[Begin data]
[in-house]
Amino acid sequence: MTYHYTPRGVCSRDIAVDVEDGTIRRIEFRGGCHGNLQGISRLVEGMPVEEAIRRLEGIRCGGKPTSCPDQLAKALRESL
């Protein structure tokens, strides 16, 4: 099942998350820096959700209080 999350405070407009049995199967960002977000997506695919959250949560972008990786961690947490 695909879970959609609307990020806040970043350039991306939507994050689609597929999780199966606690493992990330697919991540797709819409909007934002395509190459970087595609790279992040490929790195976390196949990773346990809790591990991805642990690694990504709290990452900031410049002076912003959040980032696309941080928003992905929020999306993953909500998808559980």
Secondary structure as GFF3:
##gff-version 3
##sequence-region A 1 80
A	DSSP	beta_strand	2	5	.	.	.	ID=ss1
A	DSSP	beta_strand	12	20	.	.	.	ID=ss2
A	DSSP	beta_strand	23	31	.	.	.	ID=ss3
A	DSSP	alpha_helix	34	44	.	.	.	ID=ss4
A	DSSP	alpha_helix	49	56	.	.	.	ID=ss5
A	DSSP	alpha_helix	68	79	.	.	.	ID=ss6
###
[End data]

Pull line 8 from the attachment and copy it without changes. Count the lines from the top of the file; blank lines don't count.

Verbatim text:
A	DSSP	beta_strand	12	20	.	.	.	ID=ss2